Intrinsic stains are those that form on the interior of teeth. Intrinsic stains result from trauma, aging, exposure to minerals (like tetracycline) during tooth formation and/or excessive ingestion of fluoride. In the past, it was thought that intrinsic stains were too resistant to be corrected by bleaching. Today, cosmetic dentistry experts believe that even deep-set intrinsic stains can be removed with supervised take-home teeth whitening that is maintained over a matter of months or even a year. If all else fails, there are alternative cosmetic solutions to treat intrinsic staining, such as dental veneers.
Extrinsic stains are those that appear on the surface of the teeth as a result of exposure to dark-colored beverages, foods and tobacco, and routine wear and tear. Superficial extrinsic stains are minor and can be removed with brushing and prophylactic dental cleaning. Stubborn extrinsic stains can be removed with more involved efforts, like teeth bleaching. Persistent extrinsic stains can penetrate into the dentin and become ingrained if they are not dealt with early.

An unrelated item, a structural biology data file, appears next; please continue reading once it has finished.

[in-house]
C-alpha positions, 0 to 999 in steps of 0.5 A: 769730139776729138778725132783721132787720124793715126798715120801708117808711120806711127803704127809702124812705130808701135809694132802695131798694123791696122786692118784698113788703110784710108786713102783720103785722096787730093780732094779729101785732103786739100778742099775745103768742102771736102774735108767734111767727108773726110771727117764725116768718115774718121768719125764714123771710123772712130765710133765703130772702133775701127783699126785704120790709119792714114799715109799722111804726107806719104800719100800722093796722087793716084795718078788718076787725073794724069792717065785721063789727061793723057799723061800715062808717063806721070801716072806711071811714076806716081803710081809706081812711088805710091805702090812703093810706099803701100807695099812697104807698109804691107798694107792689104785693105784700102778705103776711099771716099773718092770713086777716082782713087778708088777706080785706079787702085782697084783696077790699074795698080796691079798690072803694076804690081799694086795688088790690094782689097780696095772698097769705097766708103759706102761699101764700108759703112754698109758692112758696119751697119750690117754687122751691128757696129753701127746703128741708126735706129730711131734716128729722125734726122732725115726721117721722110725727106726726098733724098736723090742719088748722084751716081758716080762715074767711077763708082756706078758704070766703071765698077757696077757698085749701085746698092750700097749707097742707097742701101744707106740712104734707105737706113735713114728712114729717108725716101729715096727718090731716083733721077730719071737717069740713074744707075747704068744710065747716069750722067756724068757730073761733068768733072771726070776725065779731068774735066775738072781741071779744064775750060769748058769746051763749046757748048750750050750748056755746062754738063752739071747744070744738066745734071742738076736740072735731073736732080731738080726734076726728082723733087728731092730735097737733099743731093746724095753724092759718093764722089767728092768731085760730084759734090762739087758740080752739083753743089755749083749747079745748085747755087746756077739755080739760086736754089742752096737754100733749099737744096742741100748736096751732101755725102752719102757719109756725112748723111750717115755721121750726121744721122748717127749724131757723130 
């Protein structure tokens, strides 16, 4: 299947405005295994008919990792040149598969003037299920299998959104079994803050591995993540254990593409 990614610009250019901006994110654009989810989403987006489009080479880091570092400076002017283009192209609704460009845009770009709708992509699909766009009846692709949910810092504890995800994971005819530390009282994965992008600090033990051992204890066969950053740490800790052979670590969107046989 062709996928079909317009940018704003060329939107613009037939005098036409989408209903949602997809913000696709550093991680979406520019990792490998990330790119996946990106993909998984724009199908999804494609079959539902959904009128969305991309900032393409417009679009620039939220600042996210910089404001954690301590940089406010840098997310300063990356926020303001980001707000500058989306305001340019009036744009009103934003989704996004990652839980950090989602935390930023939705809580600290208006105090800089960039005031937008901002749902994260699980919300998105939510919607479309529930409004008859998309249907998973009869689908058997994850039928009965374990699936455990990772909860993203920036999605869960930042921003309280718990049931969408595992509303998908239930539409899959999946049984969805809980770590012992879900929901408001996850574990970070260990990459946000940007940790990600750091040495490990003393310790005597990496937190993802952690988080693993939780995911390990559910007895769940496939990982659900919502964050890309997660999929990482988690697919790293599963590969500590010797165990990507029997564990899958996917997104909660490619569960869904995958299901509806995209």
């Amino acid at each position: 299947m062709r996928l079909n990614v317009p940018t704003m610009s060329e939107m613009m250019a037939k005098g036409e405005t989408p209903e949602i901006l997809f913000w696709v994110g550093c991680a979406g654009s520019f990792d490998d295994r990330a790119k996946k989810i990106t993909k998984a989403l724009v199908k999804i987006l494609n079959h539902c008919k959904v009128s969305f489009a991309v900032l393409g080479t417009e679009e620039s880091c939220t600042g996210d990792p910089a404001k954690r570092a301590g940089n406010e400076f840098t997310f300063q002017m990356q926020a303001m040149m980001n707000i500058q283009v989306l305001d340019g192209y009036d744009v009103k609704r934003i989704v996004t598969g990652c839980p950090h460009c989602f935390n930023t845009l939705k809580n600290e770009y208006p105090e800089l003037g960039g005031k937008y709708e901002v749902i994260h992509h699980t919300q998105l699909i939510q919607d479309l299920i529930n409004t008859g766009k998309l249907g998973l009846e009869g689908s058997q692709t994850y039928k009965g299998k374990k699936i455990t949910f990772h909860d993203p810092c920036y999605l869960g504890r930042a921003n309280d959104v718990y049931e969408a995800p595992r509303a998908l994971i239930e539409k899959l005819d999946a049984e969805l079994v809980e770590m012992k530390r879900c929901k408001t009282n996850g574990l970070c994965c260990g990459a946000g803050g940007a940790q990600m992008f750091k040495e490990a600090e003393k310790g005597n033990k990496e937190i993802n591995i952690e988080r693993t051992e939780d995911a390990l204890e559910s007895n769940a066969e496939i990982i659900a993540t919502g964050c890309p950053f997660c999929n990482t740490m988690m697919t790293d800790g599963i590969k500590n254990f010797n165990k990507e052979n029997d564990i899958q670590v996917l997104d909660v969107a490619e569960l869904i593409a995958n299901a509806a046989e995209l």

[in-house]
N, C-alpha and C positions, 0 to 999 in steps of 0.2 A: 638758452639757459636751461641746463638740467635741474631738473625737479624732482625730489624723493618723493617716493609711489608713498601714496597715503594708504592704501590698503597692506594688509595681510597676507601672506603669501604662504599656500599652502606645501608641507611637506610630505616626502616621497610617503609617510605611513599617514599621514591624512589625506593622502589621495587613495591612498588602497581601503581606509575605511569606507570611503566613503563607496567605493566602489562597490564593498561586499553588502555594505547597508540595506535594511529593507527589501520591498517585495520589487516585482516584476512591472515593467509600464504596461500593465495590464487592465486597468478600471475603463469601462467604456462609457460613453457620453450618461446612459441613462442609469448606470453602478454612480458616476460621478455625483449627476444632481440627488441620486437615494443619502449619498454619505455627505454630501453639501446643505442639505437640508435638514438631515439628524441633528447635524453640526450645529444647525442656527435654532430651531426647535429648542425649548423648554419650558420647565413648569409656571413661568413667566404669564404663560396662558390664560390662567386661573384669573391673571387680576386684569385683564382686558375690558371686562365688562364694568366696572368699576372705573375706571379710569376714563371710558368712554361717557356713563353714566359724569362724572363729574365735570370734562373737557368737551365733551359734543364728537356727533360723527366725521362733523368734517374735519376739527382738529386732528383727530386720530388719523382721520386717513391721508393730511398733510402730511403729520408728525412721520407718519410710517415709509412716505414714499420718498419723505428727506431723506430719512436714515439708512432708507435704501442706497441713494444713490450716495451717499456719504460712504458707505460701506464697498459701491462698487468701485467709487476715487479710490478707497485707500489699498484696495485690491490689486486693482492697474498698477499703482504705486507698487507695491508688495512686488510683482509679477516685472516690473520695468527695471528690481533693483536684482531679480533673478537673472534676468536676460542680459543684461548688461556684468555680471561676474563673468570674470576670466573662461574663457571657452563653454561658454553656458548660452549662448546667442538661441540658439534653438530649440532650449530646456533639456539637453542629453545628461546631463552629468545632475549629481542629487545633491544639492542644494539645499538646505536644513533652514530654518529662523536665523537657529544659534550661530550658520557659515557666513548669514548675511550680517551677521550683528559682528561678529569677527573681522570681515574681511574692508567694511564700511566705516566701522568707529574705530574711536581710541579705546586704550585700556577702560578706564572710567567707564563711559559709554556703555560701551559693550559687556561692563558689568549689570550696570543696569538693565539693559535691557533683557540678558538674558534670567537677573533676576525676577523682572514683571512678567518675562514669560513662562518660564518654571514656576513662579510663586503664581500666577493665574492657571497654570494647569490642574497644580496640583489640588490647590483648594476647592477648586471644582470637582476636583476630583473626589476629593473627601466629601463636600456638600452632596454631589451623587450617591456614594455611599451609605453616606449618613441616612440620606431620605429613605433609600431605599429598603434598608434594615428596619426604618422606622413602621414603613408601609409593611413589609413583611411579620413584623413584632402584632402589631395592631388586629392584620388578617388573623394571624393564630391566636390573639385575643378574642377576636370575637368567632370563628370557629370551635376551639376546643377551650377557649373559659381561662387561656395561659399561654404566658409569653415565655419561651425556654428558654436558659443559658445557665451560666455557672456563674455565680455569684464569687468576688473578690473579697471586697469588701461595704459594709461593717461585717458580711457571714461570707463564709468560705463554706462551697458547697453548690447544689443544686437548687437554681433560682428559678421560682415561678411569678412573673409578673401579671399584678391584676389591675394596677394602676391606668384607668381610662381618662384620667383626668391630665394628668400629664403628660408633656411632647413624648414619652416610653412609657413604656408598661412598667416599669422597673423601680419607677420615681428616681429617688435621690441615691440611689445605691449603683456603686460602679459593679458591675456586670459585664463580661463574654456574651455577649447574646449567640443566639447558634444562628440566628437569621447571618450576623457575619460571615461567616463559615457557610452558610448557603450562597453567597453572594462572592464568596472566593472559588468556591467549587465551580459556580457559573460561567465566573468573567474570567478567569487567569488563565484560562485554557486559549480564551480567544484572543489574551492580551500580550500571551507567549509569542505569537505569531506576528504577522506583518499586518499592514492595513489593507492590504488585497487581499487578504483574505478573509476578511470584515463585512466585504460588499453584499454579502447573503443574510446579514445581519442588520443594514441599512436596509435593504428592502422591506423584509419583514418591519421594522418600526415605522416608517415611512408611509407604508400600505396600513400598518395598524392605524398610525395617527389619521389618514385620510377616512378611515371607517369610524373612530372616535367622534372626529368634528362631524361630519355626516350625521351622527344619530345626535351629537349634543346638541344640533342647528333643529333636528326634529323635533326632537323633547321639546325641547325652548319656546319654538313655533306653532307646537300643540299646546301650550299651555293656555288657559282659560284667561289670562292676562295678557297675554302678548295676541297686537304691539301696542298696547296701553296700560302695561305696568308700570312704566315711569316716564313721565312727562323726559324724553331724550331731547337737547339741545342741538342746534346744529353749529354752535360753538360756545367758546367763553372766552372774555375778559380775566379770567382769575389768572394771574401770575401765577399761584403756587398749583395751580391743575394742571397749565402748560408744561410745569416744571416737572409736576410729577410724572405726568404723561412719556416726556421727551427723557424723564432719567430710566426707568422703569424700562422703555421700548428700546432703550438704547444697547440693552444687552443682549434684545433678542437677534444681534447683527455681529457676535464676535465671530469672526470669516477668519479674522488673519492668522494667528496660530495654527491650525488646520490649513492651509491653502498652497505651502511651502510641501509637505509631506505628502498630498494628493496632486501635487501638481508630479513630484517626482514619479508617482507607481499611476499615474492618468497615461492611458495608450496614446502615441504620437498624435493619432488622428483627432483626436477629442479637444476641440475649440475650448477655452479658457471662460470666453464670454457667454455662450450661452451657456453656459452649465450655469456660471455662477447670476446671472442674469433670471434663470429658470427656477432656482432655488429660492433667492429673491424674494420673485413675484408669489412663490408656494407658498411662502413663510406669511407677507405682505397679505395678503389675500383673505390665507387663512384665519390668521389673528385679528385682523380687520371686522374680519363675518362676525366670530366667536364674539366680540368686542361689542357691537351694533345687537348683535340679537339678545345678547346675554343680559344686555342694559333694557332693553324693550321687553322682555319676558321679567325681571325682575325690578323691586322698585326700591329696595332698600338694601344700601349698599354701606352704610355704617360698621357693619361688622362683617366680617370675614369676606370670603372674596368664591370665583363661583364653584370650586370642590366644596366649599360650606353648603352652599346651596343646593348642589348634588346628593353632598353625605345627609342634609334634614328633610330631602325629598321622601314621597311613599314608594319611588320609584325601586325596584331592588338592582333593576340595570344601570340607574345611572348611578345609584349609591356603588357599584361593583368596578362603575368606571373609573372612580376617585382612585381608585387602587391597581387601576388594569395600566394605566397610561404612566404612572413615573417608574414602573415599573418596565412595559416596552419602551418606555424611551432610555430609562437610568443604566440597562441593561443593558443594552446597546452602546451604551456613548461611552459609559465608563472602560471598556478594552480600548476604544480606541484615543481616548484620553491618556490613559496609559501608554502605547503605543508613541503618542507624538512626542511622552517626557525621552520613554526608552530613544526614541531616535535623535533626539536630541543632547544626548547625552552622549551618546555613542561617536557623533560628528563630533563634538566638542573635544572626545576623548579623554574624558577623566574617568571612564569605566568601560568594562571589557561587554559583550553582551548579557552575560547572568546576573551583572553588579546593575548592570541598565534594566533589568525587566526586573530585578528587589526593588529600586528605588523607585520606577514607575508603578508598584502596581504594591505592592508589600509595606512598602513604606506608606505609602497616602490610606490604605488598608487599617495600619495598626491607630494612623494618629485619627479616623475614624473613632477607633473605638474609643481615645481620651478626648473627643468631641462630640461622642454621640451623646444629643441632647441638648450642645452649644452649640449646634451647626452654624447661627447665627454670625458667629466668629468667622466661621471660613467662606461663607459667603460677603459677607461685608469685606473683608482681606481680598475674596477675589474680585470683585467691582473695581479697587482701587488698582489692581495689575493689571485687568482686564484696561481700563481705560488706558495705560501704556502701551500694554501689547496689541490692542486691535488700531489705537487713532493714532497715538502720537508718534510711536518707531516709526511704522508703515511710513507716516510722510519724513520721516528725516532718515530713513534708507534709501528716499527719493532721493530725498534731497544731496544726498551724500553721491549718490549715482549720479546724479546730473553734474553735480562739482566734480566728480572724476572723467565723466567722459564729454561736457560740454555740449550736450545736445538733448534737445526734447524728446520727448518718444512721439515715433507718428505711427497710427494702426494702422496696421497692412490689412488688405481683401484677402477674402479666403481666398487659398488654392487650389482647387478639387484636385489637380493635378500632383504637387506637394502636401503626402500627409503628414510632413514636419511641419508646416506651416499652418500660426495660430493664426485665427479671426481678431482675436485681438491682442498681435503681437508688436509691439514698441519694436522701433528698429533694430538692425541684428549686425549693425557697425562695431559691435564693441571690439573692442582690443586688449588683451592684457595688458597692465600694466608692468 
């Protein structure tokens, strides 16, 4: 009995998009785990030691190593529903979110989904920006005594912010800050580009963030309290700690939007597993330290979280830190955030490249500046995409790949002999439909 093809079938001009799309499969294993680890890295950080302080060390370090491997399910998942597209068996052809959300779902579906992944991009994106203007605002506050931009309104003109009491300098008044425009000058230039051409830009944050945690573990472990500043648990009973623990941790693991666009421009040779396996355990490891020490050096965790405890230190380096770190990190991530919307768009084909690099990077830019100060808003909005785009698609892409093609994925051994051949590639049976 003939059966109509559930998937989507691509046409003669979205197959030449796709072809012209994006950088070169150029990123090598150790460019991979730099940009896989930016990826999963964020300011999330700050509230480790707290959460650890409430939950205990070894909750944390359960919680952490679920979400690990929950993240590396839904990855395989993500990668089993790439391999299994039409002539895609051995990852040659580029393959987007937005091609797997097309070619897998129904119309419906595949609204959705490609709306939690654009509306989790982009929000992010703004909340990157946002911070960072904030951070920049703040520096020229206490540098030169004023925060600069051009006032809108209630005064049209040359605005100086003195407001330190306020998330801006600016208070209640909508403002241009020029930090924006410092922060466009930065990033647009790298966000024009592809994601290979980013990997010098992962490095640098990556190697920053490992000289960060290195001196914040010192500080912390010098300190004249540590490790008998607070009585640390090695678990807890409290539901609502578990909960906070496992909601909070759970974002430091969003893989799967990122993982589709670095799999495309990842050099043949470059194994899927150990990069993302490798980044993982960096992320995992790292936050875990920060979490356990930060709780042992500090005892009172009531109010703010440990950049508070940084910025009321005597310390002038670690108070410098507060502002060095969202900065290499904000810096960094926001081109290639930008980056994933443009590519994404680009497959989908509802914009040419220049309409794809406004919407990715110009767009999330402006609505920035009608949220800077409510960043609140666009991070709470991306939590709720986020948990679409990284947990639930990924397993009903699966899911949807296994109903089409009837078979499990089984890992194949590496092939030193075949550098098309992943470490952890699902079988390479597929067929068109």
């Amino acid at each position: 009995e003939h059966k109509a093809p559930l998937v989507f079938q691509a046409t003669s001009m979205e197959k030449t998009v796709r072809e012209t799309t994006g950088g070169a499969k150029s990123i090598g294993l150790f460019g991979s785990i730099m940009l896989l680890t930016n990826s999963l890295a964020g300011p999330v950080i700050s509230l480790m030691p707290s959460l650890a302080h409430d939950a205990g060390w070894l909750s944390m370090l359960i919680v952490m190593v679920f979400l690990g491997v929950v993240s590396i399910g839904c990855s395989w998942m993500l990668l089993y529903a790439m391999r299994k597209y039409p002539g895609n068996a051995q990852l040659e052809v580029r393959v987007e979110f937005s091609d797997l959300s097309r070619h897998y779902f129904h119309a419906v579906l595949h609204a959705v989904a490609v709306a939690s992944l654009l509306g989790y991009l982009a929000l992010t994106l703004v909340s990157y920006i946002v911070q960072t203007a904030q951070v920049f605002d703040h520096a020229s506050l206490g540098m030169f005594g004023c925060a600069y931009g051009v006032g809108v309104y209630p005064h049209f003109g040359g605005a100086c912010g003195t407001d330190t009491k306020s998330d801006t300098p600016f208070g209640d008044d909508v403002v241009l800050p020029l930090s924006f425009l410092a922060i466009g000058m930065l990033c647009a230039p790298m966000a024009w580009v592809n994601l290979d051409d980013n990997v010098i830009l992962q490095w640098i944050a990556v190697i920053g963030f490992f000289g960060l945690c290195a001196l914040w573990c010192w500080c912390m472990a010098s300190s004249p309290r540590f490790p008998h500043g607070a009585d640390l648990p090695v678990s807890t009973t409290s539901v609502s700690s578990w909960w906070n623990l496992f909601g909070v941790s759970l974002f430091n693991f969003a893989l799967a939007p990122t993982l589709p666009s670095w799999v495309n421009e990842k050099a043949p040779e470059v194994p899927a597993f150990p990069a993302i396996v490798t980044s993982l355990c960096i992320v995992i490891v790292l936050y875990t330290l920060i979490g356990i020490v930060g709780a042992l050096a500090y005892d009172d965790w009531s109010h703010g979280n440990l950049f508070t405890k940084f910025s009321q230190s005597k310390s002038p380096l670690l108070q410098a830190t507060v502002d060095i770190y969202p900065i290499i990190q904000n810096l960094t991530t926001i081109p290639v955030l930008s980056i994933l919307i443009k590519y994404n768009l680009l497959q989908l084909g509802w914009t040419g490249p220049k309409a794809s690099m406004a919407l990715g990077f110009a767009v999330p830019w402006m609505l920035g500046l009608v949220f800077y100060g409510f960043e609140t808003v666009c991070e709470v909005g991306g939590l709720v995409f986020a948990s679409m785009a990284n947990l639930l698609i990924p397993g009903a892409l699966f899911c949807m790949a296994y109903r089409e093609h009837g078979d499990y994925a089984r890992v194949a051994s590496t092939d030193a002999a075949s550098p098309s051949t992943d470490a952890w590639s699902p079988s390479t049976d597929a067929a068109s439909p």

What Causes Tooth Staining?
Age: There is a direct correlation between tooth color and age. Over the years, teeth darken as a result of wear and tear and stain accumulation. Teenagers will likely experience immediate, dramatic results from whitening. In the twenties, as the teeth begin to show a yellow cast, teeth-whitening may require a little more effort. By the forties, the yellow gives way to brown and more maintenance may be called for. By the fifties, the teeth have absorbed a host of stubborn stains which can prove difficult (but not impossible) to remove.
Starting color: We are all equipped with an inborn tooth color that ranges from yellow-brownish to greenish-grey, and intensifies over time. Yellow-brown is generally more responsive to bleaching than green-grey.
Translucency and thinness: These are also genetic traits that become more pronounced with age. While all teeth show some translucency, those that are opaque and thick have an advantage: they appear lighter in color, show more sparkle and are responsive to bleaching. Teeth that are thinner and more transparent – most notably the front teeth – have less of the pigment that is necessary for bleaching. According to cosmetic dentists, transparency is the only condition that cannot be corrected by any form of teeth whitening.